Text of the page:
With clear aims, the conversation shifts to productive learning experiences. Visiting good schools is a great form of learning for staff and community members—traveling and studying creates an expanded and shared sense of what is possible.

These community conversations help education leaders to gauge the interests and risk profiles of stakeholder groups and the appetite for better or different.

It’s worth acknowledging the personal tension created by developing a compelling personal vision (no. 1) and the listening and facilitating required in order to build a shared vision. While ed leaders should use every opportunity to share their personal learnings and convictions, building a shared vision is a community agreement around a shared future state.

4. Build a frame. More than a vision but less than a step-by-step plan, a framework brings a vision to life with shared values, design principles, tools and supports. Invite and support teacher teams to grow into the frame and (just like personalized learning for students) support unique pathways.

We’ve seen this approach used successfully in many school districts, including Albemarle County, Cajon Valley, Dallas, El Paso, Salisbury, Lindsay, Loudoun County, and Windsor Locks.

From leading districts, we’ve learned four lessons about this approach:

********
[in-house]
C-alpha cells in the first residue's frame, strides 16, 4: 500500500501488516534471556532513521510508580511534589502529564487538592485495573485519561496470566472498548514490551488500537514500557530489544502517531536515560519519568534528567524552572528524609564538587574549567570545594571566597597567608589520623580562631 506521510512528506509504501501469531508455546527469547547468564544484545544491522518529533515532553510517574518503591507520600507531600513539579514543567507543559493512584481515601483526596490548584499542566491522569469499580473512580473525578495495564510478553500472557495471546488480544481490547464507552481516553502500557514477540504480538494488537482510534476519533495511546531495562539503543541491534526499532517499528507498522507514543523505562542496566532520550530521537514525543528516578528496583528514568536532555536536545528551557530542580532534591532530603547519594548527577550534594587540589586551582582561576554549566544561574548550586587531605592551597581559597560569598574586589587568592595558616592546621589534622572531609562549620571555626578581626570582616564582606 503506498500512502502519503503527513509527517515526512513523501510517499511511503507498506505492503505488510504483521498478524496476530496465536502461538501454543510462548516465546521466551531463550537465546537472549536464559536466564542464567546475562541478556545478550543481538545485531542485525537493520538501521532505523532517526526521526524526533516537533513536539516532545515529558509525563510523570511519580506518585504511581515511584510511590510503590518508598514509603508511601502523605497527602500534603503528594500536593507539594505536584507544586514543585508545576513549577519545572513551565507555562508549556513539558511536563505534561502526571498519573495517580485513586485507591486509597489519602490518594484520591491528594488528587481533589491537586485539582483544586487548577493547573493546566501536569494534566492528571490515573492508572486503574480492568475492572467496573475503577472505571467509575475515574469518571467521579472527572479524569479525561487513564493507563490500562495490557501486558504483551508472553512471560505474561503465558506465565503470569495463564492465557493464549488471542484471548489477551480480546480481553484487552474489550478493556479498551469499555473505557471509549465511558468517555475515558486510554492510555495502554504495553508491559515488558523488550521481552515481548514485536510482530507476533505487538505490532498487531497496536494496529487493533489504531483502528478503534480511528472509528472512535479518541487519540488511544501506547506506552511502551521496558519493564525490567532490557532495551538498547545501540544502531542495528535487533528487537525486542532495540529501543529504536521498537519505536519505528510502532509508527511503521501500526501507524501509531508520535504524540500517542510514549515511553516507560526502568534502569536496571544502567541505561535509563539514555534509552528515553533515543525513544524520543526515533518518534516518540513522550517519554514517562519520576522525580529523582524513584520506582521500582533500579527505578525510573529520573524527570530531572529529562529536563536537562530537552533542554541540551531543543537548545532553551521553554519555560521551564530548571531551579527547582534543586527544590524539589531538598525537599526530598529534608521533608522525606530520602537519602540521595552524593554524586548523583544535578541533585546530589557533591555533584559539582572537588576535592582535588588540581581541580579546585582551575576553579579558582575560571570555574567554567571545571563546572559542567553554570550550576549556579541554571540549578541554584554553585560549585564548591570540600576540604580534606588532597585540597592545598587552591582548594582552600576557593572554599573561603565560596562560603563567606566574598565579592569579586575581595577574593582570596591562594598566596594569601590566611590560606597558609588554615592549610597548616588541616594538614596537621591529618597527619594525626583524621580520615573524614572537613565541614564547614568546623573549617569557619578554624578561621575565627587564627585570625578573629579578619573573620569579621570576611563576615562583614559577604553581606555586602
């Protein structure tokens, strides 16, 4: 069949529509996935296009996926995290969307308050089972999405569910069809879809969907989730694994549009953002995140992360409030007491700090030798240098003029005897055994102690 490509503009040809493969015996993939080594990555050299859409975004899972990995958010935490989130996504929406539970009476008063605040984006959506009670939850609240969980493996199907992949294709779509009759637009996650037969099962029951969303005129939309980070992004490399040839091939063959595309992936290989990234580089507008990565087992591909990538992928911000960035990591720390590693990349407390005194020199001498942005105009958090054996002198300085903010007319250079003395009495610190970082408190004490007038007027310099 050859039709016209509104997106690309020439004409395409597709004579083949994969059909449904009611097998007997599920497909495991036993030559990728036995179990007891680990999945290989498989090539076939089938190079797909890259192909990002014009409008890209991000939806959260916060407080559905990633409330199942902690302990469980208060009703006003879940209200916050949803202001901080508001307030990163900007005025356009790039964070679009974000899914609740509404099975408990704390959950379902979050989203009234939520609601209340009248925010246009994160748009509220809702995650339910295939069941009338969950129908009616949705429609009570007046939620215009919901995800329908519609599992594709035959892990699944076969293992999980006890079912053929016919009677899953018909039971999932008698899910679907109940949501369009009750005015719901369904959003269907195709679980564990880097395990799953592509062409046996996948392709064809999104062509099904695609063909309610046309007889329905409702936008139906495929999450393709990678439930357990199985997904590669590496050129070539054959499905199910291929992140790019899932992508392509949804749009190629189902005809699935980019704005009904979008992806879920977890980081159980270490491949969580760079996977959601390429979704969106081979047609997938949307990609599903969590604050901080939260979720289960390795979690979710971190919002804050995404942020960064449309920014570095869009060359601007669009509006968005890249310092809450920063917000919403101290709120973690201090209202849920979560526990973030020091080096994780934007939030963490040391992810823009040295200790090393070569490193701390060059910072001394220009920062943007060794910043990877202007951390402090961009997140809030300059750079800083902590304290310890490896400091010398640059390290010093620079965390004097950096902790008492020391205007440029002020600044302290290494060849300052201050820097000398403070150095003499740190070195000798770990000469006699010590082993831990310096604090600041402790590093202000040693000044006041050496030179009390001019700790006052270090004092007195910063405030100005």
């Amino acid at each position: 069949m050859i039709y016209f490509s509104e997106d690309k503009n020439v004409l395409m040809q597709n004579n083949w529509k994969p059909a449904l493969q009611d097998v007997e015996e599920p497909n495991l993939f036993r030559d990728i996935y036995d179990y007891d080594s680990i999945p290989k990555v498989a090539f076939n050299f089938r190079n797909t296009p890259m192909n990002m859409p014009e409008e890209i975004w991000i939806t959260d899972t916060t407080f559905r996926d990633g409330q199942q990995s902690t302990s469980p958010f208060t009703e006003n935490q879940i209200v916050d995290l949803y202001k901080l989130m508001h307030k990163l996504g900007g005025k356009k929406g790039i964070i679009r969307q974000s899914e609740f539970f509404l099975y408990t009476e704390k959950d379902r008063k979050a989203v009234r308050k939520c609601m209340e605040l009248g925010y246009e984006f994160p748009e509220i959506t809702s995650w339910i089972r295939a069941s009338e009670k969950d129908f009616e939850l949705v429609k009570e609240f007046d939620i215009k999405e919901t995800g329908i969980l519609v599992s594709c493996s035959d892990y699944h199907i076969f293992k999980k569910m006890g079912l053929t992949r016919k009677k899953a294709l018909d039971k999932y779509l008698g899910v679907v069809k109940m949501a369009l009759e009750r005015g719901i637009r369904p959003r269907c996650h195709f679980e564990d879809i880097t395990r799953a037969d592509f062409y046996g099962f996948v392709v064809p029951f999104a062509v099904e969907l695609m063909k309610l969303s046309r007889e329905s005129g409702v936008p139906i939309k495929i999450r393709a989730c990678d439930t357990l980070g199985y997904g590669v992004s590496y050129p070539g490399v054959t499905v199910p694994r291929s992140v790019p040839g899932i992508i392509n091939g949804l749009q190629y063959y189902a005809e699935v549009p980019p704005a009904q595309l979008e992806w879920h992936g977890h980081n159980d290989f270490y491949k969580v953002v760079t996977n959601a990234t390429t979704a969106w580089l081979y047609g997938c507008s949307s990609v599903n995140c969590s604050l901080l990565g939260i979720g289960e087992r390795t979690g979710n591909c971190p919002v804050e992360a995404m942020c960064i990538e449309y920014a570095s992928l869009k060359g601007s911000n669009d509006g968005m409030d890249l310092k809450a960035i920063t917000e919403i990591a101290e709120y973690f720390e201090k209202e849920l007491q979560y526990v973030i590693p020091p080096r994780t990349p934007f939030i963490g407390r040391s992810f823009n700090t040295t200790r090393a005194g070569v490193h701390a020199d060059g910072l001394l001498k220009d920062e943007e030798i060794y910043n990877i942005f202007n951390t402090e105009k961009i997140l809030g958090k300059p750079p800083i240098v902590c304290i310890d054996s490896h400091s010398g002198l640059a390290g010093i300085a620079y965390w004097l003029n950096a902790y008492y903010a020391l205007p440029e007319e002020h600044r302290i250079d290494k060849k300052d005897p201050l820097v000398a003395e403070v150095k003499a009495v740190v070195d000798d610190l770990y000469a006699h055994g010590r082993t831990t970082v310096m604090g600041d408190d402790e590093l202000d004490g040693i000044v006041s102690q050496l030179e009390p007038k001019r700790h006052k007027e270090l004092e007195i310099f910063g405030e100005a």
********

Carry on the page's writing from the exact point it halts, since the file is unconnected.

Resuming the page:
• Distribute leadership: identify teacher leaders and expand leadership opportunities. Attack problems with teams.
  • Pilot future environments: illustrate the future with model classrooms and microschools.
  • Start small, iterate up: work from the edges in, using available entry points.
  • Build fast and slow lane support: allow teacher teams and schools to move at their own pace (but put the vision on a timeline to guarantee equitable access).

5. Share progress. Build a dashboard of metrics important to stakeholders and report out as often as possible. Eric Ban from Dallas County Promise sends out a data-rich email every week celebrating progress.

Find ways to measure what matters. Make sure the dashboard reflects the portrait of a graduate as well as responsiveness to stakeholders.

Invite students to share presentations of learning to public audiences at least twice a year. Encourage them to build a portfolio of personal bests. Create learner profiles and extended transcripts that help learners share their capabilities.

Not only does St. Vrain Valley Schools (@SVVSD) do a great job of sharing their progress, they tell the good news of public education in Colorado through Our Schools Our Community and @COSchoolsProud.

If you develop your personal vision, build trust and support, facilitate a shared vision, invite teacher teams to grow into a frame, and share progress you’ll have a long career of innovating for equity.

For more, see:

Header image: El Paso superintendent Juan Cabrera talking to teachers at Franklin High

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This blog was originally published on Forbes.

Tom Vander Ark

Tom Vander Ark is the CEO of Getting Smart. He has written or co-authored more than 50 books and papers including Getting Smart, Smart Cities, Smart Parents, Better Together, The Power of Place and Difference Making. He served as a public school superintendent and the first Executive Director of Education for the Bill & Melinda Gates Foundation.